xRPM, however, sits on top of these different applications and collects the relevant data in one place for R&D to access and interpret. It then helps the organization act on that information, assigning people in realtime, updating skillsets and so forth — in other words, it's the engine for a new automated business process. And because the xApp is an application rather than merely a technology enabler, it has what Muneer calls "persistence" — the ideas associated with each activity are business objects that remain identifiable to the R&D team in the future.

Clearly, speed of rollout in this kind of environment is essential. In its ERP heyday, SAP was associated with enormous rollout timescales, where projects ran for months or years and the cost ratio of implementation services to license fee could be 5:1 or even higher. In the xApps environment, the emphasis is on rolling out in weeks — as Muneer says, if it takes too long, the value proposition simply disappears.

SAP backbone
That said, there is one important caveat for SAP shops. Although xApps operate across multiple IT environments, they're effective in part because of their power in leveraging the SAP backbone. In order to enjoy the claimed benefits of this tight integration, therefore, you need to have certain SAP components. What that means for users is that the total implementation timescale will be determined by what's already installed — if the xApp leverages particular supply chain functionality, for example, those supply chain components will need to be in place.

As William Grasham, SAP technology leader at Deloitte Consulting, points out, "the ability to extend functionality means that you're also linked to it. There may be another smaller SAP project that needs to be done to get the most out of the xApp." Or as another systems integrator remarks: "This is not the silver bullet that solves all your problems — it does have to have a sound base to 'snap onto'".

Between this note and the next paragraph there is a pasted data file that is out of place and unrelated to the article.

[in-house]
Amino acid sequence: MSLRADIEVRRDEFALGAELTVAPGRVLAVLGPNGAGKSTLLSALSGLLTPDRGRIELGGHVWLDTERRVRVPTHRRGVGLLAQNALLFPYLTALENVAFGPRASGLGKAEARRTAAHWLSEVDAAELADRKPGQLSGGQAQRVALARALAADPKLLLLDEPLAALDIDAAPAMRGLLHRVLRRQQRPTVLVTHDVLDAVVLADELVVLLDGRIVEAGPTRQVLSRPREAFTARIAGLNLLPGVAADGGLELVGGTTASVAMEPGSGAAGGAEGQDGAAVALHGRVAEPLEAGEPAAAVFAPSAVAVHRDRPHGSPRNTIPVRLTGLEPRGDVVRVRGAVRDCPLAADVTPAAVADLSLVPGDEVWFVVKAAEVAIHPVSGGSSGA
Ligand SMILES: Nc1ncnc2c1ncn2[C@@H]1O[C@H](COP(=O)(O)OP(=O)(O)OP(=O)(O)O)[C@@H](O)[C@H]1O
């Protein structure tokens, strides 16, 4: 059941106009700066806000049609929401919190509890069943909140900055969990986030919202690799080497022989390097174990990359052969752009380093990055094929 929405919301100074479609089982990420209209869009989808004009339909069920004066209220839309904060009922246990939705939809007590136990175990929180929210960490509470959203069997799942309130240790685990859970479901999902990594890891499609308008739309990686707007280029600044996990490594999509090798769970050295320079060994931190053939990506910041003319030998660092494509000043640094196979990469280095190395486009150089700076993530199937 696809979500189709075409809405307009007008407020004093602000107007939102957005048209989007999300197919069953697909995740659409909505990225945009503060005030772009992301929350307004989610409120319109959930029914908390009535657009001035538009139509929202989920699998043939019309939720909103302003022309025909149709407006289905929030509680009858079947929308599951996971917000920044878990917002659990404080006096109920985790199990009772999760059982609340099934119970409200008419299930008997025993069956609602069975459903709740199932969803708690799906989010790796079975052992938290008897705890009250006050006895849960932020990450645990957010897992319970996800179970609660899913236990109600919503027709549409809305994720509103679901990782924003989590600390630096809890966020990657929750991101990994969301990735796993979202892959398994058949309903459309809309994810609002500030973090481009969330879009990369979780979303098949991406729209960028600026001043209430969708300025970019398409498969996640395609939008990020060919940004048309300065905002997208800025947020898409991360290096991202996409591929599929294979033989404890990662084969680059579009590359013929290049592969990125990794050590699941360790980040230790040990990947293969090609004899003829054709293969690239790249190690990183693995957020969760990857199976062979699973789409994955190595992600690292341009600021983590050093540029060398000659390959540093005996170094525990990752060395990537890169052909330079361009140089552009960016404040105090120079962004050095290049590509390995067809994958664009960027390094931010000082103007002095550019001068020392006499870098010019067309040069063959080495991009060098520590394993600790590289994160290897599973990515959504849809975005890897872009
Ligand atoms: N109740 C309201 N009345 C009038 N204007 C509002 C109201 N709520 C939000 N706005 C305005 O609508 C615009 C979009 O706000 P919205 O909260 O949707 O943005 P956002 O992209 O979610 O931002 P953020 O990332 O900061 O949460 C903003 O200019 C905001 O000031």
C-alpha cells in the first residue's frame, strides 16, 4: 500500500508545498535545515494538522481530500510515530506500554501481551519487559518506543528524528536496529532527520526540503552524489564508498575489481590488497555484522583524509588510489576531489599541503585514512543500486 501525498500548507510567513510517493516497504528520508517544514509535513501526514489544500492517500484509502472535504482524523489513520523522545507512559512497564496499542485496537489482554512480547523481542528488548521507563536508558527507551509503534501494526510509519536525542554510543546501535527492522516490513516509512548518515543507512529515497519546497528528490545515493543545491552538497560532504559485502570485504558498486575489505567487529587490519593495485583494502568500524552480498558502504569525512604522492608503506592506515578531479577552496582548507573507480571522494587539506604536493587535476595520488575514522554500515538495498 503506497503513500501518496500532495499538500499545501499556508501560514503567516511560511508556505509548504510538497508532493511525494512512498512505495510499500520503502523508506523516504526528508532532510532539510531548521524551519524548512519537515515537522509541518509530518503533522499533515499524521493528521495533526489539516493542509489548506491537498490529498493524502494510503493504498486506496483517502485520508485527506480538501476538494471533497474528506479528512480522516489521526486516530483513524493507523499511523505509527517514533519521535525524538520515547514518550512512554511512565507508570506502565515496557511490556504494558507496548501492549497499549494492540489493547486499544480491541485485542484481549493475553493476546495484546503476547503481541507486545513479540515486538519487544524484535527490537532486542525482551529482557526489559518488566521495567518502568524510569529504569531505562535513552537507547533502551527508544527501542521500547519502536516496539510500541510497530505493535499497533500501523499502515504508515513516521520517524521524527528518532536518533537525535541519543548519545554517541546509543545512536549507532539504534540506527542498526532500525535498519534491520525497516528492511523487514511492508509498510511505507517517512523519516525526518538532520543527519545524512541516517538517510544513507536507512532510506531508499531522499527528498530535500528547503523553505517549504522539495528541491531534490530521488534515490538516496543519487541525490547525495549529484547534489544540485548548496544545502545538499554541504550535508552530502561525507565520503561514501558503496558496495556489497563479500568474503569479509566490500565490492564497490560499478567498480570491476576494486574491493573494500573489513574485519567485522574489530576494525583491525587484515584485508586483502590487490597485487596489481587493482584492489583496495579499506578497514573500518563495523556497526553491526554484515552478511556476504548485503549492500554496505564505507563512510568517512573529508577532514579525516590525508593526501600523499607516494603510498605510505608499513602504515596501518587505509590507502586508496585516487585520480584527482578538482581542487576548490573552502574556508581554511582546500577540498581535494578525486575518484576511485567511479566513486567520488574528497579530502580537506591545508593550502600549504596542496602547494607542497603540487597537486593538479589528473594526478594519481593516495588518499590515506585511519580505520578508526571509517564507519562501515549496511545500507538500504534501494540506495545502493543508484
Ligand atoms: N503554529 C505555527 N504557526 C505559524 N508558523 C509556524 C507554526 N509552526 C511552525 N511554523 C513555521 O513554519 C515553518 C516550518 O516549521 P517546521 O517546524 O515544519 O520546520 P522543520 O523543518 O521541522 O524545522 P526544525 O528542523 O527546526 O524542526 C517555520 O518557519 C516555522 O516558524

Grasham stresses, however, that any additional work would be limited — "you don't have to create a whole load of code" — and the implementation timescales will still be significantly shorter than the extensive customization that would otherwise be required. Moreover, he adds, xApps enable a whole host of new opportunities that extend the functionality of the ERP backbone. While the collaborative focus today is primarily on the internal corporate environment, "the vision is to go beyond the firewall" with applications that work with customers and suppliers.

Third party process
So far, it's early days in terms of development and real product is in short supply — in fact, at least one of SAP's key development partners has yet to finalize exactly what its first batch of applications will actually be. That said, xRPM was released in the fourth quarter of 2002, and one or two third-party products are already being used in anger. In January, SAP formally unveiled NetWeaver, the integration and application platform that supports its Enterprise Services Architecture blueprint, and it sees xApps as a key example of its ability to deliver against that plan.

SAP appears to be keeping a close involvement in the third party development process, which is no real surprise — the company has long protected its own tightly-knit code, and historically preferred to rebuild acquired functionality rather than integrate third party code. But the joint development effort means that user case studies will emerge quicker — there's already a reference site in the shape of Canadian energy company TransAlta, which has rolled out xApp Visual Information for Plants (xVIp), developed by independent software developer NRX. Ultimately, it will be these customer experiences that, over the coming year, will demonstrate the validity of xApps' promised benefits.

More on this topic